A sweet reward
Altoona Candy and Tobacco to become Business Hall of Fame’s Heritage Hall honoree
Editor’s note: This is the fifth in a series on businesses that will be inducted into the Blair County Chamber of Commerce Business Hall of Fame on Monday at the Blair County Convention Center.
Altoona Candy and Tobacco was good to the Binus family.
“It was a good business to be in. It helped put my two brothers through college,” said David Binus, whose father, Jack, was involved in the business from 1960 until 1993.
Altoona Candy and Tobacco will be one of five businesses inducted into the Blair County Chamber of Commerce Business Hall of Fame on Monday at the Blair County Convention Center.
“It is a nice honor to have. My Dad put his heart and soul into it. It was his baby,” Binus said.
Altoona Candy and Tobacco is the Heritage Hall of Fame honoree.
Businesses must have operated for at least 25 years to be considered. The heritage category recognizes entities that were in business for at least 25 years and have been closed for at least 10 years. Other criteria include what the business did for the community, employment, expansions, what products the company made and its participation in community events.
Altoona Candy and Tobacco was a wholesale candy and tobacco company. It bought and distributed all kinds of candy, gum, confections, sundry products, stationary supplies, light food items for lunch counters and bars, Coca Cola syrup, paper products, cigarettes, cigars, tobacco and related items.
Altoona Candy and Tobacco was founded in 1943 by Harold Conrad at 10th Street and Chestnut Avenue. Eugene “Doc” Marshall took over in the late 1940s.
In 1951, Sam Bruder, Abe Chinn and Rudy Feldman formed a partnership and purchased the company. Bruder was the manager until Chinn bought Bruder and Feldman out in 1959.
In 1959, Abe Chinn/Altoona Candy bought out the Felty Candy Co. and moved from its Chestnut Avenue location to 707 Green Ave. The business operated at that location until the state bought the property to build the 10th Avenue Expressway. The business was moved to 300 Chestnut Ave., the former Shaffer Bakery building.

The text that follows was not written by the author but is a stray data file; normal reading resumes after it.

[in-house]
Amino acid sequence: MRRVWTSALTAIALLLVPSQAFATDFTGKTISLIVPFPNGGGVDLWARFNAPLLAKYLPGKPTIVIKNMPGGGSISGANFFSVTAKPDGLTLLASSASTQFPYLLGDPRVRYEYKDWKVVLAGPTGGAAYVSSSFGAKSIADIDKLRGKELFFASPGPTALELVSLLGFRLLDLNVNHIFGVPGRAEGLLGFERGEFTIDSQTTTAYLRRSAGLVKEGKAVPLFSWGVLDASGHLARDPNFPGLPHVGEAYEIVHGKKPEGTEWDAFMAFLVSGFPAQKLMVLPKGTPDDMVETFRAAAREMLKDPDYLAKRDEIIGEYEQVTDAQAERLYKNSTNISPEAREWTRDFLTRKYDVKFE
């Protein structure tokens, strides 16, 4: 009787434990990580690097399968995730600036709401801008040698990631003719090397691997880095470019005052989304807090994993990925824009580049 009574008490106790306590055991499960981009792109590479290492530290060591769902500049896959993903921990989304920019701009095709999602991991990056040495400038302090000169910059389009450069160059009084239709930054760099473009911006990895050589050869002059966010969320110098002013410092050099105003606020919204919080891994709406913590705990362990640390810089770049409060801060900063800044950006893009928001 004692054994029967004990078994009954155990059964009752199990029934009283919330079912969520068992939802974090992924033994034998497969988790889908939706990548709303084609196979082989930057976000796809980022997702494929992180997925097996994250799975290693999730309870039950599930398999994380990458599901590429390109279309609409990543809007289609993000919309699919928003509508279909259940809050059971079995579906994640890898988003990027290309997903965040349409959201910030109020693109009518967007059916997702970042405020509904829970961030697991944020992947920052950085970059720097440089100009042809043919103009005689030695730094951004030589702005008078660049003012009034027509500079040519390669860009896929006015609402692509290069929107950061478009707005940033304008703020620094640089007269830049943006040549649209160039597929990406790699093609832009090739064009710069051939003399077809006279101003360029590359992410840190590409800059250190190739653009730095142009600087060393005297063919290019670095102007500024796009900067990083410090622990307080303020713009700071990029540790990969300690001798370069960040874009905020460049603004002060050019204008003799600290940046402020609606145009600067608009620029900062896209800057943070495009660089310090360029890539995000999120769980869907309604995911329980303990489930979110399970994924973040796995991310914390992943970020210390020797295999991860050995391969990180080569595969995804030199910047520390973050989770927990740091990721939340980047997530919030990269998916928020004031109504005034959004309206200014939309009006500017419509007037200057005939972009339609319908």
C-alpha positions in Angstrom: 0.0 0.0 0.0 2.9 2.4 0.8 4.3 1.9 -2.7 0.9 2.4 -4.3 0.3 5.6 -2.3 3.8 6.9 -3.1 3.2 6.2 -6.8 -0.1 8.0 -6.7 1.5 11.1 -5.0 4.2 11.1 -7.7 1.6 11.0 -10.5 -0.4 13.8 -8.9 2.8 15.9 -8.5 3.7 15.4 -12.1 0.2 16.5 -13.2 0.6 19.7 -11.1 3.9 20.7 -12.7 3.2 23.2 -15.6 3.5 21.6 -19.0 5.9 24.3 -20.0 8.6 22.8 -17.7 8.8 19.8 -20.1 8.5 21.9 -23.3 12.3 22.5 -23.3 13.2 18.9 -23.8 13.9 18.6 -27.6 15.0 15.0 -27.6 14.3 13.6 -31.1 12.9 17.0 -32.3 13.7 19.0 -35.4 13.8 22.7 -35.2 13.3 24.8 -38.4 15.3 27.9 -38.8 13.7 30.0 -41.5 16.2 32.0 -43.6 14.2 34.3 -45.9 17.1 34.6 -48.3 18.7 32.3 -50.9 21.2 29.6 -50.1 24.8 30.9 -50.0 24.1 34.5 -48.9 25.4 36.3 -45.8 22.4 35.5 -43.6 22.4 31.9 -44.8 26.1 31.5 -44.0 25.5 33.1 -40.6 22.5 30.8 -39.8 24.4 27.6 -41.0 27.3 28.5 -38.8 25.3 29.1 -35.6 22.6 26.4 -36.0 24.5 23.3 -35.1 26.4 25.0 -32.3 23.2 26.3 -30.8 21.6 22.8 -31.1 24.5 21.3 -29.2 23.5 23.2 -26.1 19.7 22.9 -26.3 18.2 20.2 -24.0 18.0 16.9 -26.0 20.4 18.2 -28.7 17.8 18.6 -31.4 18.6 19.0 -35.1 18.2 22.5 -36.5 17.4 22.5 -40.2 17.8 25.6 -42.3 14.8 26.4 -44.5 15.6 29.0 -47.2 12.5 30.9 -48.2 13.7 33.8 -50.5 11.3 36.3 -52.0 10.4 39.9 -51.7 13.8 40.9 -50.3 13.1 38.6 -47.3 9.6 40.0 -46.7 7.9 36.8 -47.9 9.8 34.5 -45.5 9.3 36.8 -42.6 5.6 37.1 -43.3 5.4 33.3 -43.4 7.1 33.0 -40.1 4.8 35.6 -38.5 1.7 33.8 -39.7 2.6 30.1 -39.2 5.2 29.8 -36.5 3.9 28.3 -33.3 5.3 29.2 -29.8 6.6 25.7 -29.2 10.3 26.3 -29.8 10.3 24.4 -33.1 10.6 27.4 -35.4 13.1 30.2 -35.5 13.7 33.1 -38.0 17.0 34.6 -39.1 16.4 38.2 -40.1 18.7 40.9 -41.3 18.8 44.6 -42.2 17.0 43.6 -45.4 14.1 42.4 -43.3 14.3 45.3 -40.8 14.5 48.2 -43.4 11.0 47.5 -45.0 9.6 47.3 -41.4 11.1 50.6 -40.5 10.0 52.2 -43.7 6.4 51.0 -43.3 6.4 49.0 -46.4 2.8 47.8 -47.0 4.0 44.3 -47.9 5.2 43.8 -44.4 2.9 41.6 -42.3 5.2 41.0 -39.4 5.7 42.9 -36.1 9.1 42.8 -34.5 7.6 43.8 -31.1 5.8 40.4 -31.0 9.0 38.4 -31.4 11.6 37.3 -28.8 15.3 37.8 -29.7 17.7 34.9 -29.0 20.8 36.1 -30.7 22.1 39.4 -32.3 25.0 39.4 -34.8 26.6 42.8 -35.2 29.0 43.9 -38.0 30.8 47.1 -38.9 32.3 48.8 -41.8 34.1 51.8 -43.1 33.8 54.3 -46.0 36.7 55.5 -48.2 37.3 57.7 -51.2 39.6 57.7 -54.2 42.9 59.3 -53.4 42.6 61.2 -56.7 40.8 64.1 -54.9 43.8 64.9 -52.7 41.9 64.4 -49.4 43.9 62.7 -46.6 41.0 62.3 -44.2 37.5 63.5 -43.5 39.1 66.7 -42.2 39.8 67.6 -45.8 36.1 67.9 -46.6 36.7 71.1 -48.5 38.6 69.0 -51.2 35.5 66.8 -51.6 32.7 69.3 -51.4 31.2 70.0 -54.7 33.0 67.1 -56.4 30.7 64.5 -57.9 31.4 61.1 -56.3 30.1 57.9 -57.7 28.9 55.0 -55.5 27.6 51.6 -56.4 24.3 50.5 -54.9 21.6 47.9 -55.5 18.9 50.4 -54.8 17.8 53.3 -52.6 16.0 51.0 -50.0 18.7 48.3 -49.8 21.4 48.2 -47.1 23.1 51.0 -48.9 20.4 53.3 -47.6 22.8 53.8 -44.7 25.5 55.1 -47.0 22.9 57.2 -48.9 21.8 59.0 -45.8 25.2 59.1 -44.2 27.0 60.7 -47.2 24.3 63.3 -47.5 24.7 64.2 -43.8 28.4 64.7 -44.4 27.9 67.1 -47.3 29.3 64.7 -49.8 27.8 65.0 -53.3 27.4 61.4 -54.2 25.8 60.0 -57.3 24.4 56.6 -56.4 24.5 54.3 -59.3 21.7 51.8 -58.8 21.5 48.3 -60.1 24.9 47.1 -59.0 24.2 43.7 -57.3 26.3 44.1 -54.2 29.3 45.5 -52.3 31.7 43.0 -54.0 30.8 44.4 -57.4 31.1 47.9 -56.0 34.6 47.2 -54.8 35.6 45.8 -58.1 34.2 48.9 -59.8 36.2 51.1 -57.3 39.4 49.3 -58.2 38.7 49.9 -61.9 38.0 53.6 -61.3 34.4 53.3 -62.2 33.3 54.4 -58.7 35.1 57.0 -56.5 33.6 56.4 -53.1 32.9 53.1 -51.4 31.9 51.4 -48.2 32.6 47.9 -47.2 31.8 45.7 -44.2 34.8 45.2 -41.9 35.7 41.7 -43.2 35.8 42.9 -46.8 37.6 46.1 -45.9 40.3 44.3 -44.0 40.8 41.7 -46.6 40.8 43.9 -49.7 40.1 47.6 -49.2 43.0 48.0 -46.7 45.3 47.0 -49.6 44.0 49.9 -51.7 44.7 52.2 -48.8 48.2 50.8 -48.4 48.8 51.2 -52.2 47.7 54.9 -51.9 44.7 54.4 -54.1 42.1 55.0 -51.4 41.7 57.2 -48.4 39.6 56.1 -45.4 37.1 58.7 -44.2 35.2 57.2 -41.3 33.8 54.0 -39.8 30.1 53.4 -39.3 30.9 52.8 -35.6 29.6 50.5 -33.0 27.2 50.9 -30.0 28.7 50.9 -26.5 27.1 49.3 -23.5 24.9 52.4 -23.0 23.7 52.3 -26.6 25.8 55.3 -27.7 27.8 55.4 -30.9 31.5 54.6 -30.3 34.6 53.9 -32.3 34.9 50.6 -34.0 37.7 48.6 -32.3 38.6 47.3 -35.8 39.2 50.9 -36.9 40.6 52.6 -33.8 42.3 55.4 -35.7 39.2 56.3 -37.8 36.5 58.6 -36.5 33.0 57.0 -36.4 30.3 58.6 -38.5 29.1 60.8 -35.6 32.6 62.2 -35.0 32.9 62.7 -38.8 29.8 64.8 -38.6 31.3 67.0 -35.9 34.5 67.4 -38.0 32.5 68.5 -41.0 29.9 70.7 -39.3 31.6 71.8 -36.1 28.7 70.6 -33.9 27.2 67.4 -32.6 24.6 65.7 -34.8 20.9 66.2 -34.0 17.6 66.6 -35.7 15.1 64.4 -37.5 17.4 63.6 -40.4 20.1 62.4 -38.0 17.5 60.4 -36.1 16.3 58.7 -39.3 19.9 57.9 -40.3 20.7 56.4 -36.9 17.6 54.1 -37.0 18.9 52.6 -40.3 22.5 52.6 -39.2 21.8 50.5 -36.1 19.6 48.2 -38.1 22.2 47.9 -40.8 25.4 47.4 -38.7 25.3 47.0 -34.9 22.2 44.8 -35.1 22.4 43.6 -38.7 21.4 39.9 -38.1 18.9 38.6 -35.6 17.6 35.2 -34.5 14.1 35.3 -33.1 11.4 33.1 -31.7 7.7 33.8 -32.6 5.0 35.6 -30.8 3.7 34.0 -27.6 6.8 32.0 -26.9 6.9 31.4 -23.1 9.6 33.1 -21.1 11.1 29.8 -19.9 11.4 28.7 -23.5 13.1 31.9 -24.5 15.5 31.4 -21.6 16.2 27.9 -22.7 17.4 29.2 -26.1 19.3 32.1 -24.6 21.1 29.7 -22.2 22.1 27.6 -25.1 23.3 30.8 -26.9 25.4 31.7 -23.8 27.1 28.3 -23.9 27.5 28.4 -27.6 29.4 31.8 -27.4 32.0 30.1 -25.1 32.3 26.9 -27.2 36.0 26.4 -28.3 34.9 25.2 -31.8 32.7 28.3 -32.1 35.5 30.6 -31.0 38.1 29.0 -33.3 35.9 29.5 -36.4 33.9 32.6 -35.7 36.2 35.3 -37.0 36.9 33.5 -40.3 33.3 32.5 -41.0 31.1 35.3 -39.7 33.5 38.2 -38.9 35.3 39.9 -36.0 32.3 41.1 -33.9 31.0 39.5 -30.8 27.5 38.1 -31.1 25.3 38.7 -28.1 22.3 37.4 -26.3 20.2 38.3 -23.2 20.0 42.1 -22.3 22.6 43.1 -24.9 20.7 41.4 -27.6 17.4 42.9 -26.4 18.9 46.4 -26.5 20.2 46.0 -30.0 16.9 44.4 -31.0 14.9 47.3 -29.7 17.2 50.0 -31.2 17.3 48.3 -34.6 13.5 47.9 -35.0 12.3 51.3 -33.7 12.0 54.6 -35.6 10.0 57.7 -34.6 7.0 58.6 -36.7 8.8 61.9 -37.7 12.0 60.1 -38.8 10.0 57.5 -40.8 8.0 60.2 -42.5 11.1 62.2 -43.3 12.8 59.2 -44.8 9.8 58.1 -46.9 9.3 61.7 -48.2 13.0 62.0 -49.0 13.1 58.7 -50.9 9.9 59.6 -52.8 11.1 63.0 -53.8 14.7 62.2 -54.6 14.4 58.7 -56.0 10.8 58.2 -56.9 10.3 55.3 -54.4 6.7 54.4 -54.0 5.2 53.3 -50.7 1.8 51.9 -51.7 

Jack Binus was hired in 1960 as the general manager. In 1969, he bought the business from Chinn, and operated it until he passed away in 1993.
In the 1960s, businesses like Altoona Candy and Tobacco were known as “jobbers,” and had exclusive master distributorship of particular products, Binus said.
Altoona Candy and Tobacco had exclusive rights to Candy Cupboard Chocolates, Brach’s Candy, Dutch Master Cigars, King Edward Cigars, Swisher Sweets Cigars, Robert Burns Cigars and others. At one time, the business was the distributor for Coca Cola syrup along the East Coast, Binus said.
Altoona Candy and Tobacco sold primarily to bars, taverns, confectionary stores, colleges, universities, hospitals, VFW Posts, American Legion Halls, private social clubs and other business that sold the items that the company carried. Clients were within a 50-mile radius of Altoona.
Gables, Woolworth’s, McCrory’s, Bob Estep’s Corner Store in Williamsburg, Ingram’s Store, Sis’ Variety, Paul’s Market in Juniata and Seward’s Drug Store were among the customers.
“We sold one quarter million dollars’ worth of cigarettes to Penn State back in the late 1960s and early 1970s,” Binus said.
Binus said Altoona Candy and Tobacco competed with Blair Candy.
“Blair Candy bought products from us. Up through the 1960s, they had to buy certain tobacco products from us, and we bought different products from them,” Binus said. “It was a friendly competition.”
Altoona Candy and Tobacco played a key role in the community.
“Like so many of the former businesses that have been recipients of the Heritage Hall of Fame Award, Altoona Candy and Tobacco was an integral part of the wholesale and retail element within the local business community that made Altoona a destination for people from throughout the region. Much of the growth that took place here was spurred by companies like this one,” said president/CEO Joe Hurd of the Blair County Chamber of Commerce.
In 1972, Altoona Candy and Tobacco was named Distributor of the Year by the Pennsylvania Association of Candy and Tobacco Distributors.
“That’s when Dad did a good job just on serving customers and buying different products and providing new services for our customers,” Binus said.
A fire on Dec. 21, 1973, which burned 50 percent of the building and its contents, eventually led to the downfall of the business, Binus said.
“We lost a lot of candy. We were out of business for about two weeks. It just took a toll financially. We had to regroup and go smaller. We weren’t the driving force in the area any longer,” Binus said.
The company, which had about 20 employees back in the 1960s, succeeded by “having a product, getting it to people at a decent price and getting it to them in a timely manner,” Binus said.
“It was just a good wholesome company. We also prided ourselves on taking care of the customers. The customer was always right. We gave them good products at a fair price in a friendly manner,” Binus said.
Mirror Staff Writer Walt Frank is at 946-7467.